Sony G520 (analog VGA)
    1280x1024 pixels
    32-BPP
     

    Hardware
    Benchmark workstation3DBOXX 8300 
    CPUDual Intel Xeon X5355 @ 2.66GHz (Quad core) 
    Motherboard/chipsetTyan S3696 / Intel 5000X+ ESB2  
    System memory 4GB DDR2 667 FB-DIMM (ECC)  
    Hard Disk (Primary) Hitachi HDS721680PLA380 80GB 
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  • SPECViewPerf 9.0.3
    SPEC ViewPerf benchmark runs through scripted viewsets of popular CAD/CAM, digital content creation, and visualization applications. It's a synthetic benchmark because it characterizes the OpenGL performance and not the actual running application.

    SPECViewPerf aims to execute the exact OpenGL commands as would be sent by the application itself. SPECViewPerf 9.0.3's viewsets come from:

    • AutoDesk 3ds Max 3.1
    • Dassault Systemes CATIA V5R12
    • CEI EnSight
    • AutoDesk Lightscape Visualization System
    • AutoDesk Maya 6.5
    • PTC Pro/Engineer 2001
    • Dassault Systemes Solidworks 2004
    • UGS Teamcenter Visualization Mockup
    • UGS NX 3
    SPECViewperf 9.0.3
    (Higher is better)
     Quadro FX 560Quadro FX 1500 Quadro FX 3500 Quadro FX 5500 Quadro FX 4600
    3dsmax-0423.6927.6130.3932.8532.21
    catia-0236.5536.7538.940.0340.37
    ensight-0315.7619.5822.9626.1439.62
    light-0833.88
    34.0233.9934.0232.57
    maya-0266.61
    84.05106.6135.8165.7
    proe-0425.7329.3533.9238.4535.39
    sw-01 35.0739.6148.0659.2170.81
    tcvis-016.827.9210.5216.2623.2
    ugnx-018.249.5312.9419.1925.22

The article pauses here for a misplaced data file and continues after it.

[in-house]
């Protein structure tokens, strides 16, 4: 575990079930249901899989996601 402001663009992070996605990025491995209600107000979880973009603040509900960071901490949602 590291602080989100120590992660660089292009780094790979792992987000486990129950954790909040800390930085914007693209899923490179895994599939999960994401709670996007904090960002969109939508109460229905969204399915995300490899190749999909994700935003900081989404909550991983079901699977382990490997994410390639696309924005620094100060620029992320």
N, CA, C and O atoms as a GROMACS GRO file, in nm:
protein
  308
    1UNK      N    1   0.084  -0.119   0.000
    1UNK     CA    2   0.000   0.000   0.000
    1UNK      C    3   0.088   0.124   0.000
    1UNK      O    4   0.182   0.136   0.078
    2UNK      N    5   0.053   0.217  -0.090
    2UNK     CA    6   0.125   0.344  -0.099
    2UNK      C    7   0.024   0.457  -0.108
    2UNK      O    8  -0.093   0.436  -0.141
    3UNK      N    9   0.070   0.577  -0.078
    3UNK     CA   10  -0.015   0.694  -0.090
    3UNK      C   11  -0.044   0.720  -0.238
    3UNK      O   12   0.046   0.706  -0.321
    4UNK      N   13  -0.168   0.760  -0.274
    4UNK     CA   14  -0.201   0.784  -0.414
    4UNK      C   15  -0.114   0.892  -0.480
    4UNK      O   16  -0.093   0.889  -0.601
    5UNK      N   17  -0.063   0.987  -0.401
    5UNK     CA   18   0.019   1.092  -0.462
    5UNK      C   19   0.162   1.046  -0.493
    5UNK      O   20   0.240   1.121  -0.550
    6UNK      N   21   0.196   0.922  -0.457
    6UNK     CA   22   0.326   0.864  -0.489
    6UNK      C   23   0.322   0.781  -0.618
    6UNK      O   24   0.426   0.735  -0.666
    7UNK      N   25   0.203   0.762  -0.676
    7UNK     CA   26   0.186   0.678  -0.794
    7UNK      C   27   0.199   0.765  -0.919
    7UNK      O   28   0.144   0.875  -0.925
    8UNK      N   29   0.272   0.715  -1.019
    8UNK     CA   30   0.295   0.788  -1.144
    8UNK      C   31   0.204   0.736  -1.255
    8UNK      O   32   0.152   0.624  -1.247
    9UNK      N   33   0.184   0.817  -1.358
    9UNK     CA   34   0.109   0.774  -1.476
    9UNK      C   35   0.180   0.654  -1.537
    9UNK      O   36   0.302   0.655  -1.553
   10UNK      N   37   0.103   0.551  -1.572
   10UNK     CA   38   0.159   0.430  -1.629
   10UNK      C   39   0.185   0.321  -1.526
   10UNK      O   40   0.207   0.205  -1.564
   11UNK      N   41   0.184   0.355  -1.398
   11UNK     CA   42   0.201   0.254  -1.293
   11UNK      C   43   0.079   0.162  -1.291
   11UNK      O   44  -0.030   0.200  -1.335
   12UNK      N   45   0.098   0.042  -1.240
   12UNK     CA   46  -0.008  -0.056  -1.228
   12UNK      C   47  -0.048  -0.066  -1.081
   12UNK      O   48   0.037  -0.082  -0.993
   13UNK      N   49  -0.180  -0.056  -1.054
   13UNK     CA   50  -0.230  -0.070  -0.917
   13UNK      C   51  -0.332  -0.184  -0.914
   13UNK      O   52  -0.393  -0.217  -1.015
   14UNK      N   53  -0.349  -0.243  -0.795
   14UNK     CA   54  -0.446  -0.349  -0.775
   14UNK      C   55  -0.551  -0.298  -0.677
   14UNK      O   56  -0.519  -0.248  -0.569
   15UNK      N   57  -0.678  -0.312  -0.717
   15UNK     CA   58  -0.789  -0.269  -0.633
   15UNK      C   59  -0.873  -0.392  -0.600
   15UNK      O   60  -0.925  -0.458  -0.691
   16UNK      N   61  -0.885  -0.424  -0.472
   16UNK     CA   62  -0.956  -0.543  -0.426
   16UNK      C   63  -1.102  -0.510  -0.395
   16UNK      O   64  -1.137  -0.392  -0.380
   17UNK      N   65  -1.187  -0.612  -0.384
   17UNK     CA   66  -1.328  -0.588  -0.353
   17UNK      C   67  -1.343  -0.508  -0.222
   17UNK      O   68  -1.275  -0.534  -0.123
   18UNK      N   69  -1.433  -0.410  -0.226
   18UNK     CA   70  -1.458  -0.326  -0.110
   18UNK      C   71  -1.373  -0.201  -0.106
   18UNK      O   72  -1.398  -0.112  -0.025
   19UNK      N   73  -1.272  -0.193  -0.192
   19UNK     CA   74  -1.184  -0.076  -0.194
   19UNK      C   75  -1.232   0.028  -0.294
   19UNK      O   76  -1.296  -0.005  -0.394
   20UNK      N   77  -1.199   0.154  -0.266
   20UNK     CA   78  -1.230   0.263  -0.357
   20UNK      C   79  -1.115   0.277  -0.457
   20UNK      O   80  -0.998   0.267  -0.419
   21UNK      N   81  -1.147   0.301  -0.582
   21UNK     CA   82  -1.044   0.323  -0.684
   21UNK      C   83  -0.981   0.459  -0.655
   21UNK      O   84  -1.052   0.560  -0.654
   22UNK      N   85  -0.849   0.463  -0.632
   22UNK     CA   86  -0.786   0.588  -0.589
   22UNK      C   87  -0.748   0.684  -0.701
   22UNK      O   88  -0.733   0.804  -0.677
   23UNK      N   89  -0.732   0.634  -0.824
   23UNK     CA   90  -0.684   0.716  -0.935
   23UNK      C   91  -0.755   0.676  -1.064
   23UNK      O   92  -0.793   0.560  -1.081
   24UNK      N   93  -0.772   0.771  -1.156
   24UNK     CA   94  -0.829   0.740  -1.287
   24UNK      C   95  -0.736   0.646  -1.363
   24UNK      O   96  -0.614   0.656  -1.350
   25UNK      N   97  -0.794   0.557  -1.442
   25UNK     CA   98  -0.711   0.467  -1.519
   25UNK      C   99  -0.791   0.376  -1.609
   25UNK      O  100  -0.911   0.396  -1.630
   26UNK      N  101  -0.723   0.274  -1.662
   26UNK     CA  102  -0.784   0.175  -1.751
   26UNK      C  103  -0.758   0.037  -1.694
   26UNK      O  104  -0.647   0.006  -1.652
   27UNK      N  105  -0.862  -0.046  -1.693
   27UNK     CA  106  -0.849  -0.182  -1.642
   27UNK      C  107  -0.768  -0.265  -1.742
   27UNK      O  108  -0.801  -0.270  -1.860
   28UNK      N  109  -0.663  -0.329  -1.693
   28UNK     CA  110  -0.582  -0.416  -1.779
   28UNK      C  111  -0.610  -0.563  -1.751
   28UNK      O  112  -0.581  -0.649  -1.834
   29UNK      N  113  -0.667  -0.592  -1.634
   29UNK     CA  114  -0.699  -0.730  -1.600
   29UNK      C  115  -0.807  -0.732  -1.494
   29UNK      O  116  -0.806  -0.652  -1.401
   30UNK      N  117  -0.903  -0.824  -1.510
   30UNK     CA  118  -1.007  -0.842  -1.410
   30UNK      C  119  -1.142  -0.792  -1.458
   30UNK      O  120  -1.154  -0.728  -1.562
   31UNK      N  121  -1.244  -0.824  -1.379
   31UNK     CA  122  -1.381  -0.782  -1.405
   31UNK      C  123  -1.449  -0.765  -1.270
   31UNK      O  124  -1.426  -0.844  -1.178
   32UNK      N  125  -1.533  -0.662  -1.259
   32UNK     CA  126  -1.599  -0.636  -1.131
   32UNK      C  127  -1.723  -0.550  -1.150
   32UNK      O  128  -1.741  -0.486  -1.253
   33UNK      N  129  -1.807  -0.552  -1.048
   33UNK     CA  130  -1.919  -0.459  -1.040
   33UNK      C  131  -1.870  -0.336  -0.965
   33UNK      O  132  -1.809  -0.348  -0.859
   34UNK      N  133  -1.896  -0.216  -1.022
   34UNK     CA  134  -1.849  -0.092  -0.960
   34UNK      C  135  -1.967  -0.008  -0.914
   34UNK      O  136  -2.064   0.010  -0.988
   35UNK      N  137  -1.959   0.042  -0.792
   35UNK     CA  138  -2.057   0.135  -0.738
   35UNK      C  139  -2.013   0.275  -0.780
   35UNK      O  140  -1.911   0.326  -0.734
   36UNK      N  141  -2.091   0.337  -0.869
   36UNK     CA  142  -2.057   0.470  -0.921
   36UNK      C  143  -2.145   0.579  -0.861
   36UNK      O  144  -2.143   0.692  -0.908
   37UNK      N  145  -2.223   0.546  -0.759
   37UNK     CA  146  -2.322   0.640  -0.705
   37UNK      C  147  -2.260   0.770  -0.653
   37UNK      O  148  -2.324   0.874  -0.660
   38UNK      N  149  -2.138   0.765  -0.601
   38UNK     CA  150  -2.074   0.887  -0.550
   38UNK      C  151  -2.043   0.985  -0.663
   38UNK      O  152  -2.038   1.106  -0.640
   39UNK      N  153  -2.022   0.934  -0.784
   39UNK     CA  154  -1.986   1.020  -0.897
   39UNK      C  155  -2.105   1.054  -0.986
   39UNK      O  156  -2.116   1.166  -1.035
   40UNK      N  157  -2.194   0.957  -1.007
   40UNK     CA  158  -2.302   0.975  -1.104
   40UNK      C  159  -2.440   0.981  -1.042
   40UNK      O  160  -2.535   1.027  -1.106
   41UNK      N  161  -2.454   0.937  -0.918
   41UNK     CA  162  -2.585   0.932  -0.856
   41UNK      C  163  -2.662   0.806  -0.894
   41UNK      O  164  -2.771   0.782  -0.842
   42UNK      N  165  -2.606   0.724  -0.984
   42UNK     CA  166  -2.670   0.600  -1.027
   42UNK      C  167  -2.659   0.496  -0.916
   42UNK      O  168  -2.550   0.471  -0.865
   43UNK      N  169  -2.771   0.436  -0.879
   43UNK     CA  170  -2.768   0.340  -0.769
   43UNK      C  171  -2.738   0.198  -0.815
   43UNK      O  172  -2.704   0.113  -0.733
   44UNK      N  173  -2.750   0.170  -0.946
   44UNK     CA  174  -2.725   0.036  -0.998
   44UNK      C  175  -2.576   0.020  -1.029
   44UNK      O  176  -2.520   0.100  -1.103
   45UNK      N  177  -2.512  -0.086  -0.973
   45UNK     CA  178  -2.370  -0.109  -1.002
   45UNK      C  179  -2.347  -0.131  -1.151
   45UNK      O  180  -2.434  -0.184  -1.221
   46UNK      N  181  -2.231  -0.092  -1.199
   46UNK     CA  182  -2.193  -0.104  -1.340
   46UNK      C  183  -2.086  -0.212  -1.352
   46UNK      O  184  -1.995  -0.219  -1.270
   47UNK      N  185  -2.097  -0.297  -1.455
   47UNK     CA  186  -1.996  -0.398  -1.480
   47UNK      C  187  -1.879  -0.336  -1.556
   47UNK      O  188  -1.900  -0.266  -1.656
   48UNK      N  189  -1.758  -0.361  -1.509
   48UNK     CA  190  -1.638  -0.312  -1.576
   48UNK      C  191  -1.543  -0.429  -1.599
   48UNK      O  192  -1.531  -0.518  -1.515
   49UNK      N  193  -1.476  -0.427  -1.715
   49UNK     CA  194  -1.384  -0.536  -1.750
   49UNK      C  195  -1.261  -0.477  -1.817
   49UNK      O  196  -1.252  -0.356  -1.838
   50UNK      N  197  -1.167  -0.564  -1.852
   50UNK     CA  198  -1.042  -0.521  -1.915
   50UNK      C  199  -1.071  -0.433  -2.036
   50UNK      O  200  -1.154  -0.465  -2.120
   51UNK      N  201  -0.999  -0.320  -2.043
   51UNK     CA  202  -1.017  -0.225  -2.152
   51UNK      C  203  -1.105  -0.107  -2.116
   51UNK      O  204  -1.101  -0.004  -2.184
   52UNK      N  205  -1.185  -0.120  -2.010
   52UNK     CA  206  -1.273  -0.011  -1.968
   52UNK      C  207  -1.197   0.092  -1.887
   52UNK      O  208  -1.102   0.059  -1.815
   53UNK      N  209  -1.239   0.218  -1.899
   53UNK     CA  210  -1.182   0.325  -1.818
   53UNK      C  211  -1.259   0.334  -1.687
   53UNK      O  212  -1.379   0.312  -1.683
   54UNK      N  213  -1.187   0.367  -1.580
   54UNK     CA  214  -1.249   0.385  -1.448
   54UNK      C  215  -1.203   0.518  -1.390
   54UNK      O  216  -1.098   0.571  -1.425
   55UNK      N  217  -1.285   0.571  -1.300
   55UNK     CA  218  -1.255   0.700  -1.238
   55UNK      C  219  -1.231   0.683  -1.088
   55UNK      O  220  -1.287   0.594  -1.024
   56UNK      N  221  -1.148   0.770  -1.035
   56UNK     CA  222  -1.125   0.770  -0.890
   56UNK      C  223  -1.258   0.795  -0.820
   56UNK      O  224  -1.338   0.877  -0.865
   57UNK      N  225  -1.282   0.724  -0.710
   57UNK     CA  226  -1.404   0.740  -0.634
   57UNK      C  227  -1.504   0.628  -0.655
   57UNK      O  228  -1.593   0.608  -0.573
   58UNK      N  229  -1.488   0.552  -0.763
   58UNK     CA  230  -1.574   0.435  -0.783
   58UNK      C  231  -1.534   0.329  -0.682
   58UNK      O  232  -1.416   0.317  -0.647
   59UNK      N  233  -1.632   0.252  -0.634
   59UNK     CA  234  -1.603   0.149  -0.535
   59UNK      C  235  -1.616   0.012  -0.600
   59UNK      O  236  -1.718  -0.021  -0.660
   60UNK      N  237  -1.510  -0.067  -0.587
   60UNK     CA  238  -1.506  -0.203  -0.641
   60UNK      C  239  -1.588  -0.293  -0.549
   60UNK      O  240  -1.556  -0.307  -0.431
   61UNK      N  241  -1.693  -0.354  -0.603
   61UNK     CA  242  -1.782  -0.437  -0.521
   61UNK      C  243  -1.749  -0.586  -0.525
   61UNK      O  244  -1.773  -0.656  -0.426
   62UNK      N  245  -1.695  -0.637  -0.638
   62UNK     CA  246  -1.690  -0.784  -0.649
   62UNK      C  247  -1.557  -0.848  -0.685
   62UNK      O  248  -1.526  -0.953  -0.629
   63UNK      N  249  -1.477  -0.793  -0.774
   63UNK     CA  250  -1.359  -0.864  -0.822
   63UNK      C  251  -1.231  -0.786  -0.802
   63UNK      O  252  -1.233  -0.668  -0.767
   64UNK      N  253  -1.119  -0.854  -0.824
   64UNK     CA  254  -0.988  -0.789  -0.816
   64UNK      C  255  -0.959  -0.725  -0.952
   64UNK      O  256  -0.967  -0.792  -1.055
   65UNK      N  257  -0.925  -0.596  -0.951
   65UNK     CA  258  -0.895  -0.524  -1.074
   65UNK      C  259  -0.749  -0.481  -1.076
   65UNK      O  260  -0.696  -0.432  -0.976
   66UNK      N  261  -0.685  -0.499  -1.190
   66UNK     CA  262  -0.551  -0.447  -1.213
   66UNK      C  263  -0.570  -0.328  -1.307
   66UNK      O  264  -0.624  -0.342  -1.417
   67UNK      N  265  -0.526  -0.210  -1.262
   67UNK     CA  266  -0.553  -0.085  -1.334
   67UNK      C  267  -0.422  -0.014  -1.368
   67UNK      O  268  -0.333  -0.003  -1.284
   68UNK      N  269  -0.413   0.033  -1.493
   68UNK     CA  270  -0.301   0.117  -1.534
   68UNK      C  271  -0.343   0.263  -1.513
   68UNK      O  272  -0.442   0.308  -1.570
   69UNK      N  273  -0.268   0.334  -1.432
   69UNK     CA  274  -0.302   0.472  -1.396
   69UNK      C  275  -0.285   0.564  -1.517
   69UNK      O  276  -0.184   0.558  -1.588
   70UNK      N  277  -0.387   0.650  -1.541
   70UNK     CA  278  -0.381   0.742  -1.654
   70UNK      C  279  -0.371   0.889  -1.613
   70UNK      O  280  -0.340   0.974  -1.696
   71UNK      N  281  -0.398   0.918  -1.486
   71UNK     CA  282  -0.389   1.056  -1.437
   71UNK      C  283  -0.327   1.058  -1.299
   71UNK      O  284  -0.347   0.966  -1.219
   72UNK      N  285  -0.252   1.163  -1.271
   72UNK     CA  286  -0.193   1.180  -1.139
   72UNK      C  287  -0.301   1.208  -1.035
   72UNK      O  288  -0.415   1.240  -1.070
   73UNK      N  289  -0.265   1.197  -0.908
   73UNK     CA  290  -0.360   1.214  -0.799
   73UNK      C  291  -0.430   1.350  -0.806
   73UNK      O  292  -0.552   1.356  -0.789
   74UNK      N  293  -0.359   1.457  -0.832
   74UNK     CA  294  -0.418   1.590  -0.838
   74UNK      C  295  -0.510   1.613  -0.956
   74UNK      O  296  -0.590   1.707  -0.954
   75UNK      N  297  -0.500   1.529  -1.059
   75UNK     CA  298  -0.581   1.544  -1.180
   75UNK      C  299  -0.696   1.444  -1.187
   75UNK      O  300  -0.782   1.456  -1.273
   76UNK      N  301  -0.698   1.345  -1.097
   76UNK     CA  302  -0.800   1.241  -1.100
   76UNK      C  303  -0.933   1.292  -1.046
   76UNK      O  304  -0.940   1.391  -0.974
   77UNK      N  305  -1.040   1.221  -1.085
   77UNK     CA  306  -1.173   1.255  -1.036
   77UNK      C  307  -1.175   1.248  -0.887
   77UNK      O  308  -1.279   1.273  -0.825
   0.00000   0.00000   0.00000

All of the products were able to complete this benchmark without any issues. Even the entry-level Quadro FX 560 produced a reasonable result. The results show the Quadro FX 4600's strength in this particular benchmark, even exceeding the Quadro FX 5500 particularly in ensight-03 and tcvis-01 viewsets.
    SPECapc for 3ds Max 8 (SP3)
    SPECapc for 3ds Max 8 aims to measure the performance characteristics for a typical user's workflow in 3ds Max.
    The benchmark was run on all three available display drivers for 3ds Max 8: MAXtreme (Quadro accelerated OpenGL), standard OpenGL, and Direct3D.
    SPECapc for 3ds Max 8
    (Higher is better)
     Quadro FX 560Quadro FX 1500 Quadro FX 3500 Quadro FX 5500 Quadro FX 4600
    MAXTreme Driver     
    Wireframe Graphics3.013.773.493.804.13
    Mixed Wire/Shade GFX2.302.972.843.073.37
    Shaded Graphics
    2.603.673.413.134.22
    Graphics/Texturing
    /Lighting/Blending
    1.041.152.303.023.02
    Inverse Kinematics2.412.412.502.261.97
    Object Creation
    /Editing/Manipulation
    0.740.742.783.032.89
    Scene Creation Manipulation1.031.032.262.132.16
    CPU Render 9.369.329.639.759.56
    Overall Graphics
    1.712.072.813.023.37
          
    OpenGL Driver      
    Wireframe Graphics
    2.762.782.883.492.37
    Mixed Wire/Shade GFX1.491.481.491.771.34
    Shaded Graphics1.271.281.301.551.17
    Graphics/Texturing
    /Lighting/Blending
    0.640.751.190.751.17
    Inverse Kinematics
    1.851.831.841.831.43
    Object Creation
    /Editing/Manipulation
    1.341.431.961.501.78
    Scene Creation Manipulation1.451.451.891.451.66
    CPU Render
    9.629.519.559.559.48
    Overall Graphics1.121.191.441.321.32
          
    Direct3D Driver      
    Wireframe Graphics2.352.192.512.742.93
    Mixed Wire/Shade GFX2.302.182.572.813.23
    Shaded Graphics
    2.512.162.943.393.79
    Hardware Shaders4.676.186.797.086.75
    Graphics/Texturing
    /Lighting/Blending
    2.472.893.213.263.17
    Inverse Kinematics2.222.25
    2.222.232.27
    Object Creation
    /Editing/Manipulation
    2.532.672.762.912.68